One of the most iconic figures in rock history, Dewey Cox (John C. Reilly) had it all: the women (over 411 served), the friends (Elvis, The Beatles) and the rock 'n' roll lifestyle (a close and personal relationship with every pill and powder known to man). But most of all, he had the music that transformed a dimwitted country boy into the greatest American rock star who never lived. A wild and wicked send-up of every musical biopic ever made, “Walk Hard: The Dewey Cox Story” is gut-busting proof that when it comes to hard rocking, living and laughing, a hard man is good to find.
Shipped to theatres under the title "Long Way Up".
The photograph on the poster is based on the famous Joel Brodsky photo of Jim Morrison, which was used for the Best of The Doors album cover.
The movie manages a couple of popcorn-spitting-funny jokes for each biographical decade the film covers, though typically it's no better than moderately clever. Reviewed by: Liam Lacey of The Globe and Mail (Toronto).
The film is more funny ha-ha than LOL; it’s a smarty-pants satire that mocks and embraces almost every cliché in the biography playbook. Reviewed by: Manohla Dargis of The New York Times.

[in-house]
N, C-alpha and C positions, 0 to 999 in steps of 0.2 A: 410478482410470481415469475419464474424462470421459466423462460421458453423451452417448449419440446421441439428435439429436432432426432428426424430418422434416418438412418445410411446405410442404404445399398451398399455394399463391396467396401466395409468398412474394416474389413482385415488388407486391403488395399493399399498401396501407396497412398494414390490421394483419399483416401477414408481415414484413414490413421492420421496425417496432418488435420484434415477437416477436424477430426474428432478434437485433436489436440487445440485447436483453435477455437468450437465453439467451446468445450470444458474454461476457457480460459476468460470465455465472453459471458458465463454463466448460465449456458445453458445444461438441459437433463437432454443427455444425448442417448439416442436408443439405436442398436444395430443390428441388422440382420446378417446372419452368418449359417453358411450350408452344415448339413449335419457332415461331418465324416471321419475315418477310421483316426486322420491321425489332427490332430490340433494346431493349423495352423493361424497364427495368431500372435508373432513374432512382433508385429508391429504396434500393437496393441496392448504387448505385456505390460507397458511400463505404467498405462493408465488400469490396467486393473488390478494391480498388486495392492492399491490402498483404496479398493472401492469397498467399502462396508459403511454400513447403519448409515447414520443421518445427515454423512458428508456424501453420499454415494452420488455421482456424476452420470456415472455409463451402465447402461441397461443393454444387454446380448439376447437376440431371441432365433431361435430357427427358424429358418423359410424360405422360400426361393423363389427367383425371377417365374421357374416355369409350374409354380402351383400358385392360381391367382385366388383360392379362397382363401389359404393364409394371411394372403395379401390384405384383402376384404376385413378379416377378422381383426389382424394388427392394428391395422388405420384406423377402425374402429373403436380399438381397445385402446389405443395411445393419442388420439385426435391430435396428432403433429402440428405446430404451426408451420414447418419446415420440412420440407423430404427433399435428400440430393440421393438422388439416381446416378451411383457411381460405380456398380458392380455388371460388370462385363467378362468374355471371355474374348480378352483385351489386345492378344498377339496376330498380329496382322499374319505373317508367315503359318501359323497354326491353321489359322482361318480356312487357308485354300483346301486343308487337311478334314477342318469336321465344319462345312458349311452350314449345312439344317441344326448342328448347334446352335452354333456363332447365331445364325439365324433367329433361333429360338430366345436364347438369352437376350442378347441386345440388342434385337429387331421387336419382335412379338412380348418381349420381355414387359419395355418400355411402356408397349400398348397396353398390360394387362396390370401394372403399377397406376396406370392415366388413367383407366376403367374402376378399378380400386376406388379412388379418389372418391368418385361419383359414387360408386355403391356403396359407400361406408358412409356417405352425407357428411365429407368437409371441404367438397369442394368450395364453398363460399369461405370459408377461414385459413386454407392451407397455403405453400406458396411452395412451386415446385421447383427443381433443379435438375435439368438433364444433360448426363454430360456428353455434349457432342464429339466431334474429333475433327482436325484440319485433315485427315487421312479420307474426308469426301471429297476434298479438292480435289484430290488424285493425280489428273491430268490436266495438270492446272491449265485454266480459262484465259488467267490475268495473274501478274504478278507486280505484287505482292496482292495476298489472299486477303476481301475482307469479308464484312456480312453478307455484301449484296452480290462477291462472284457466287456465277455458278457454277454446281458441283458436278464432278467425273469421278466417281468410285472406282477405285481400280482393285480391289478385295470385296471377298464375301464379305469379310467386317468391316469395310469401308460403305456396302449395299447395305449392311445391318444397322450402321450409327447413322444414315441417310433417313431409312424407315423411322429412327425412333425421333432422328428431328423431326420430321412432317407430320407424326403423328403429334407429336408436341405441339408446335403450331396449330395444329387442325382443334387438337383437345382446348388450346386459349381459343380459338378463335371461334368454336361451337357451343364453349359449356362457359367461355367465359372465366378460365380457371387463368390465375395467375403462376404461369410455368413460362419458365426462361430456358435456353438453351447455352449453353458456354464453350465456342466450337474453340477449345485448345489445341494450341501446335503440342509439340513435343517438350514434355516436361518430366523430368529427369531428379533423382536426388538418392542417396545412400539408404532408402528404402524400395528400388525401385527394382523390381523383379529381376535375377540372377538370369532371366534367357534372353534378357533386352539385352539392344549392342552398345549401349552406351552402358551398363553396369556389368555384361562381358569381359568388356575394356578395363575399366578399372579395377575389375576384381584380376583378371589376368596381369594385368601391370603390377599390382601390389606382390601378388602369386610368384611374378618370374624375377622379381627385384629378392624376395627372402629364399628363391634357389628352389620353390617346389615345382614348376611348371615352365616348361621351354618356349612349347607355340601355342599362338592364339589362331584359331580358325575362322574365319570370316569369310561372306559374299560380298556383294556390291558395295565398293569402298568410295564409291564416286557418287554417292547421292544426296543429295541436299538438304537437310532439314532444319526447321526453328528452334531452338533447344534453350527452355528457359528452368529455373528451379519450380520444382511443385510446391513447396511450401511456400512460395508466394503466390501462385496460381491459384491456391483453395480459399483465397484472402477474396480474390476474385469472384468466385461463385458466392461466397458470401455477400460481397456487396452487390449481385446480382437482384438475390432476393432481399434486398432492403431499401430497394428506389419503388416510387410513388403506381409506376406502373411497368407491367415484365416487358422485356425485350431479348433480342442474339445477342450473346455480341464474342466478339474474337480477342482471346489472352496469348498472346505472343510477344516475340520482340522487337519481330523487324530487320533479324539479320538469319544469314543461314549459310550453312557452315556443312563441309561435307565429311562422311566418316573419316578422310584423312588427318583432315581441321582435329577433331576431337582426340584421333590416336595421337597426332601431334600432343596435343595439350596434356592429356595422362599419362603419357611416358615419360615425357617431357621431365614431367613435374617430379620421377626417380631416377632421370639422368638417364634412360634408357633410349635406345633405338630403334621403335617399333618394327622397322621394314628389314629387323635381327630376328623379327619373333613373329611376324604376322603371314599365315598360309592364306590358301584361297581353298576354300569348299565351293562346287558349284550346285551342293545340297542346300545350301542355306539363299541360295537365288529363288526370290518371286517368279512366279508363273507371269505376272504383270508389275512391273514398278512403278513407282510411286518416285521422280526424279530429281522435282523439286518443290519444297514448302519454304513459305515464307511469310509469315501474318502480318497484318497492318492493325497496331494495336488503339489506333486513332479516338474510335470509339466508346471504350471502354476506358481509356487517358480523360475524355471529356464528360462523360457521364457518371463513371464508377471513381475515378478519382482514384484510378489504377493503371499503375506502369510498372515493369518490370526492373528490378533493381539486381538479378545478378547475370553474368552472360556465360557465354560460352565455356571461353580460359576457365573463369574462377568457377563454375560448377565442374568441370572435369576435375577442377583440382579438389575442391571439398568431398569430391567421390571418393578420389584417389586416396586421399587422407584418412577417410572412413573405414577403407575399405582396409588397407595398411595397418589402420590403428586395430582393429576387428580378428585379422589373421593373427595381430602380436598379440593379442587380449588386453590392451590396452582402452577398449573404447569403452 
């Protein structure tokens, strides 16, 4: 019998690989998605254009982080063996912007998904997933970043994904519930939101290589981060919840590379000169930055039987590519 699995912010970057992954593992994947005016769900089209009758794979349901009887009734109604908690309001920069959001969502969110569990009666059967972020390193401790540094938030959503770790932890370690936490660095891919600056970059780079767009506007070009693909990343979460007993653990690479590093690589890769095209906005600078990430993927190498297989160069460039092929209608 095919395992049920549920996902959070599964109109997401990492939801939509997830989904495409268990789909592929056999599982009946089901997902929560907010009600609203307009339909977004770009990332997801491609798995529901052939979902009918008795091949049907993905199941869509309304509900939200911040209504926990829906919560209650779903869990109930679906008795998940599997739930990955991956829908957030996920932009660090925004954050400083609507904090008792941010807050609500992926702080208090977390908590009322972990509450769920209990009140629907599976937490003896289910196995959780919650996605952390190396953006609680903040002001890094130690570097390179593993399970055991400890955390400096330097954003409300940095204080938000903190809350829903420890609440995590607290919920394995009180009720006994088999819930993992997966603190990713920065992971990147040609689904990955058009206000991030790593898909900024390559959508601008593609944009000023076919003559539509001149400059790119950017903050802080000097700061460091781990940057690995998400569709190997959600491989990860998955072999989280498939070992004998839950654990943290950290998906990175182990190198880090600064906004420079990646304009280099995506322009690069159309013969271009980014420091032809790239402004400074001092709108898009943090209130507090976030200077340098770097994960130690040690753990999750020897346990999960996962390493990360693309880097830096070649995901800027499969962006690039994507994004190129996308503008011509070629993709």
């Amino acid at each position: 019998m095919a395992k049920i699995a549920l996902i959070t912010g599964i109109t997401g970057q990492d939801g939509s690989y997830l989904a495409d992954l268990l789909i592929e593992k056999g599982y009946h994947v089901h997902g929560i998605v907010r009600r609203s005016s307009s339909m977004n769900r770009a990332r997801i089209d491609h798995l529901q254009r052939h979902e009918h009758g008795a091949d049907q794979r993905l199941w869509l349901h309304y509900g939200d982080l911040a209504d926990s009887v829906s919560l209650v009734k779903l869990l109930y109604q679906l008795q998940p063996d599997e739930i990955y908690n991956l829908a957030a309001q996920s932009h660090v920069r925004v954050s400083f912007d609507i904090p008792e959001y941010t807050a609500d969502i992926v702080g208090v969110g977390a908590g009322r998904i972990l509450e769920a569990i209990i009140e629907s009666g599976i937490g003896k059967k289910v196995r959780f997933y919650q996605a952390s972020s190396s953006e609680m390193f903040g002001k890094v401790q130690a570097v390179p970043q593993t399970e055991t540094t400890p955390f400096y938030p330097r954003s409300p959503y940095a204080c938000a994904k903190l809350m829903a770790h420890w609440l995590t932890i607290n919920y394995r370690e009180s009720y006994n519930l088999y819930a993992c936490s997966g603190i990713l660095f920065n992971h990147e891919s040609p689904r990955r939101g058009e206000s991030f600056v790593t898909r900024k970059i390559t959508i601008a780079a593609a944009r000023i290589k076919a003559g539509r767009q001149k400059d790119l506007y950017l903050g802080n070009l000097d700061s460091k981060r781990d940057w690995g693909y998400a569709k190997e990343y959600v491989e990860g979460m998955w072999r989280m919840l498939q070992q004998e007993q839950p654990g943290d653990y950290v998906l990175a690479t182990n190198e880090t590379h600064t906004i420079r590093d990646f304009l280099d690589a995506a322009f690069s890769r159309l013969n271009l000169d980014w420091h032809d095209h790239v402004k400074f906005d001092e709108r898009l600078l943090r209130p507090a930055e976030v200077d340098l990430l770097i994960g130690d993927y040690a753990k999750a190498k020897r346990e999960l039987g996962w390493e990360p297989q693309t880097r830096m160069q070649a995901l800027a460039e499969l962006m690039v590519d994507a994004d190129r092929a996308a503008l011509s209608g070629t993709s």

The tricky thing about parody movies is that the jokes get old fast and they're hit-and-miss. Walk Hard, a spoof of every musical biopic from "Ray" to "Walk the Line," is guilty on both counts. How lucky that when the jokes do hit, they kick major ass. Reviewed by: Peter Travers of Rolling Stone.
Reilly is required to walk a tightrope; is he suffering or kidding suffering, or kidding suffering about suffering? That we're not sure adds to the appeal. Reviewed by: Roger Ebert of The Chicago Sun-Times.
This burlesque of biopic clichés flounders from one setup to the next without the engine that drives the genre: a strong central character. Reviewed by: Jim Ridley of The Village Voice.
Raunchy biopic parody isn't for younger teens. Parents need to know that, like most comedies produced by Judd Apatow, this spoof of music biopics is a pretty hard-R affair. There's full-frontal male nudity (including at least three close-ups of male genitalia), several shots of bare-breasted women, and lots of sexual innuendo. The main character is introduced to (and takes) almost every kind of drug -- pot, pills, acid, cocaine, you name it. There are also several off-color Jewish jokes (about them running showbiz, for instance), African-American stereotypes, and plenty of strong language. A few violent scenes are played for laughs (including two that show people who've been sliced in half by a machete). Reviewed by: Sandie Angulo Chen of Common Sense Media.